One of the biggest differences between the city and the suburbs is sidewalks that go somewhere.
That’s not to say that most developments don’t come with sidewalks. It’s just that they tend to end just as they get to the public road, and, if you need to walk further, you are at the mercy of the car traffic whizzing past you.
Developing pedestrian-friendly communities that promote walking and biking as a substitute for driving presents formidable but surmountable challenges. That was the conclusion of a land-use forum sponsored in late April in Washington by the Urban Land Institute.
With a grant from the Robert Wood Johnson Foundation, ULI is attempting to document and raise awareness of the value to real estate developers in creating communities that de-emphasize auto use as the primary means of transportation.
The forum aimed to clarify the specifics of pedestrian-friendly development, including “connectivity” features and appealing public spaces that encourage physical activity. The forum also explored how to build interest for such projects among the development community.
There are a growing number of communities nationwide that cluster housing, recreational amenities, shopping, and, in some cases, office space in close proximity to each other. Few of these developments are connected to other neighborhoods and do little to curb driving within the surrounding community, however.
“A big challenge for this [walkable communities] movement is figuring out how to connect with the rest of the community," said Gary Fenchuk, president of East West Partners of Virginia, Inc., in Midlothian, Va.
“What we are talking about is choice," said Nancy Graham, president of Urban Properties LLC in West Palm Beach Gardens, Fla. “In so many places, there are no choices besides driving."
Although Florida contains a high number of mixed-use communities, several cities in the state have been ranked by the Surface Transportation Policy Project's "Mean Streets" study as being among the least conducive to safe walking, she said. With obesity rates reaching epidemic levels, traffic congestion paralyzing entire regions and social interaction in communities severely limited by automobile-dependent development, there is little question that more pedestrian-friendly development is needed.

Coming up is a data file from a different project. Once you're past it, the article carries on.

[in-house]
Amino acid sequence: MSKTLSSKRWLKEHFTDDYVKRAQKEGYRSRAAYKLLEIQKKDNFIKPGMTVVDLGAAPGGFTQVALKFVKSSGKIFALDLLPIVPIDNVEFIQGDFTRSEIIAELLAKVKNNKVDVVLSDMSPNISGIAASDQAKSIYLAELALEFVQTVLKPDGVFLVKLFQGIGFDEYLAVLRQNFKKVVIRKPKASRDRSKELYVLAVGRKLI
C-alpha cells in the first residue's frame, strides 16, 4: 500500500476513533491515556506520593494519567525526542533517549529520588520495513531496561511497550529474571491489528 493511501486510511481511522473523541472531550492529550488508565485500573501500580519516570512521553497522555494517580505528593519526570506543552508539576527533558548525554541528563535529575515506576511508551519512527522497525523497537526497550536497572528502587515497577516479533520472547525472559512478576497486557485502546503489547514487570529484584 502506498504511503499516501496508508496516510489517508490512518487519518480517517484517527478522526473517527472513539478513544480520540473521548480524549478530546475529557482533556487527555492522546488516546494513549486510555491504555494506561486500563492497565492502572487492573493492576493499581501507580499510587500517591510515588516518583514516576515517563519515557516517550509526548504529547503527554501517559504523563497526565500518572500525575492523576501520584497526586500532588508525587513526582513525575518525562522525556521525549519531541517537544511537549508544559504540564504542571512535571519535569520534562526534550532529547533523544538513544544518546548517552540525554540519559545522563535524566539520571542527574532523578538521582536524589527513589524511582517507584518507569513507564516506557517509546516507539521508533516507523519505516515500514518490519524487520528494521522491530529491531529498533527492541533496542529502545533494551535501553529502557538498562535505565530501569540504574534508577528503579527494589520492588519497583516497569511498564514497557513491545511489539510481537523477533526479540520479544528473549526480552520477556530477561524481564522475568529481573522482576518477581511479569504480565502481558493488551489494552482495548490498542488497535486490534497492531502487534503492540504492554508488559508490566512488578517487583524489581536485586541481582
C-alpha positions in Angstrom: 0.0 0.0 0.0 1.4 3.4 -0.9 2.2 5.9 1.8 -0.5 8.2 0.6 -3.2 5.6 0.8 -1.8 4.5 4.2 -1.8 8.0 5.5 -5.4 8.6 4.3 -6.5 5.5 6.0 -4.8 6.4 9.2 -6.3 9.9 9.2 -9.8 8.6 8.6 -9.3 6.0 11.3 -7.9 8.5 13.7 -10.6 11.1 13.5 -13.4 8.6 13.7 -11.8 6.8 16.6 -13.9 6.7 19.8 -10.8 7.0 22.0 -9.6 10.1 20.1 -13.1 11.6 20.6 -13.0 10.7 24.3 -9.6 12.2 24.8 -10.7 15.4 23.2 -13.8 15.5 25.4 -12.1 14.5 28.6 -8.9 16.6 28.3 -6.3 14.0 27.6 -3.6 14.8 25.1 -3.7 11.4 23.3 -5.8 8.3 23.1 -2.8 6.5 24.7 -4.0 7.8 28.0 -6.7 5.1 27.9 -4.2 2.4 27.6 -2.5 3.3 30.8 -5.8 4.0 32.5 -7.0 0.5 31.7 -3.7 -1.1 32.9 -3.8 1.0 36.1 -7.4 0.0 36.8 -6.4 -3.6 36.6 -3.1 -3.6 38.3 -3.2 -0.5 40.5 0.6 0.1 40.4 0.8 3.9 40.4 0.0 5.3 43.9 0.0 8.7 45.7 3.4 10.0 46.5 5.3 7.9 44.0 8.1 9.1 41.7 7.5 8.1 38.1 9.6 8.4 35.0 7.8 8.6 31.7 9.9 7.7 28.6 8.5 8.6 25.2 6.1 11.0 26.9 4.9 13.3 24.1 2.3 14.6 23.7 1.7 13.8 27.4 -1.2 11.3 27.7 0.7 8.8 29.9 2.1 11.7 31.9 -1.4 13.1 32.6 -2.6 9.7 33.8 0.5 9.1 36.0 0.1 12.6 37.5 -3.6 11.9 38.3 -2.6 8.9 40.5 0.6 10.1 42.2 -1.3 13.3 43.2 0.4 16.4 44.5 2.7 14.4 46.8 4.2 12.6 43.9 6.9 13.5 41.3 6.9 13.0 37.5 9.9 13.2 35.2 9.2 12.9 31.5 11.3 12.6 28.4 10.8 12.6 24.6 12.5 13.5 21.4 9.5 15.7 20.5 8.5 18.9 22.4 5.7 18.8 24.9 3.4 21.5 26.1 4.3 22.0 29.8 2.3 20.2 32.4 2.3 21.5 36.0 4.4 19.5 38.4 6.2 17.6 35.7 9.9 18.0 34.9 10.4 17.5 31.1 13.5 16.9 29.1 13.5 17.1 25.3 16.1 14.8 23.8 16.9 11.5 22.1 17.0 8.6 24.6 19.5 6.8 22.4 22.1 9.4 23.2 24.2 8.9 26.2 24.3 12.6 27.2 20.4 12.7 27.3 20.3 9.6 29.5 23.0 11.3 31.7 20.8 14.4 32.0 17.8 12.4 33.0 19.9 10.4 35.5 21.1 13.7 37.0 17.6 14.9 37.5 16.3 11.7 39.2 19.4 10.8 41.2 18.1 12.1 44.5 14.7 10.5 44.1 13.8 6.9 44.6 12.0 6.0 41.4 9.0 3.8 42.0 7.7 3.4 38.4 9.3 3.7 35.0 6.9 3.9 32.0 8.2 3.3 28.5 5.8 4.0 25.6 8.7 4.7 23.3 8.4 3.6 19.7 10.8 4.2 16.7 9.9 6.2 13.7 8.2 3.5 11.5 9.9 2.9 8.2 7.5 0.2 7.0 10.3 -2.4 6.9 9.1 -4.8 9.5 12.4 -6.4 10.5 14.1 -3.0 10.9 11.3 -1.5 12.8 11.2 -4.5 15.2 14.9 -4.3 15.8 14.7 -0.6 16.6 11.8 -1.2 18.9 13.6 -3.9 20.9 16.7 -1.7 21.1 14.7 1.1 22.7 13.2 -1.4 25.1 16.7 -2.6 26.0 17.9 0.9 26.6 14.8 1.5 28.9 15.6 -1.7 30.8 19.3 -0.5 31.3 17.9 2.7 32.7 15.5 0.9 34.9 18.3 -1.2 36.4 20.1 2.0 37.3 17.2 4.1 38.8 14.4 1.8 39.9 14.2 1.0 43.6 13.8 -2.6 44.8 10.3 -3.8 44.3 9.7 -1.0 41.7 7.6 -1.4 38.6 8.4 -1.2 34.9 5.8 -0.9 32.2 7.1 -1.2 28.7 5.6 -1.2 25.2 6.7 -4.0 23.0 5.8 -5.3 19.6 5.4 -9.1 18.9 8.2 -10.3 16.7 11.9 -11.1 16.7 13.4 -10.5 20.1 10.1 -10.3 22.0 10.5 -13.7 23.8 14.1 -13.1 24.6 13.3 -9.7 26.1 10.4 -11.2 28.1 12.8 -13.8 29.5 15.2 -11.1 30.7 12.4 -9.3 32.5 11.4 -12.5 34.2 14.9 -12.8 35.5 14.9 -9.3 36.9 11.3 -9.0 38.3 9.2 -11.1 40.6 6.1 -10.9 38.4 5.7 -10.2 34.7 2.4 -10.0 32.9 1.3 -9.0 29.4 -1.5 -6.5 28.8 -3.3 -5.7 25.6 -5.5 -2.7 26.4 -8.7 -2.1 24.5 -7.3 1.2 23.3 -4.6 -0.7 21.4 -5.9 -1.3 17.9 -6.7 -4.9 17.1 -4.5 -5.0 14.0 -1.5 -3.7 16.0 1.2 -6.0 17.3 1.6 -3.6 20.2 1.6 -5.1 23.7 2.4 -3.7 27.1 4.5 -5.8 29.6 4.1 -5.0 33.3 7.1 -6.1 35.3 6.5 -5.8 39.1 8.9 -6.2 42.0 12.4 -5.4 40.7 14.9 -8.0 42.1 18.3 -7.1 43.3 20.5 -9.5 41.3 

However, an analysis of walkable communities should distinguish between those designed to permit walking or bicycling for just for exercise, and those that encourage "destination" walking or cycling to school, offices or shopping.
As development has become increasingly spread out, people have become accustomed to driving to complete even short-distance errands. Even in development projects with exercise trails, developers have traditionally considered trail systems solely recreational, rather than having a transportation purpose.
As a result, such trails are seldom connected to outside destinations. Moreover, while there are health benefits achieved by walking purely for exercise, a large percentage of people do not make time for regular fitness activities. More people would be apt to reap the benefits of exercise if they were provided more opportunities to integrate walking or biking into daily tasks, participants said.
The high number of individuals driving from one dispersed location to another is reflected in transportation data showing a national average of 230 million solo-driver trips daily.
By comparison, there are 98 million multiple-passenger car trips daily; 20 million trips involving walking; seven million public transit trips, and three million bicycle trips.
Walking is "the most common alternative to driving," said ULI Senior Resident Fellow Robert Dunphy, who specializes in transportation issues. "To promote walking, you need an attractive destination, attractive paths for connection, and a layout that promotes compact, multi-use development.”
Pedestrian-oriented development also can cost less to build, said Harrison Rue, executive director of the Thomas Jefferson Planning District Commission and Charlottesville-Albemarle Metropolitan Planning Organization in Charlottesville, Va.
"Walkable communities supported by efficient transportation networks are viable, sustainable, and less expensive than building freeways to accommodate dispersed growth. If all we care about is going through places, soon there will be nothing left to go to."
One of the pedestrian-oriented projects highlighted during the forum was Market Commons in the Clarendon area of Arlington County, Va.
The development, which combines residential and retail uses, is fully leased and is financially successful. It is mixed-use in nature, have wide sidewalks and narrow streets, ample landscaping, and gathering areas around plazas and fountains.
Juan Cameron, vice president of development at McCaffery Interests in Arlington, which developed Market Commons, said that more than one-third of the shoppers in the development's grocery store arrive on foot, he said.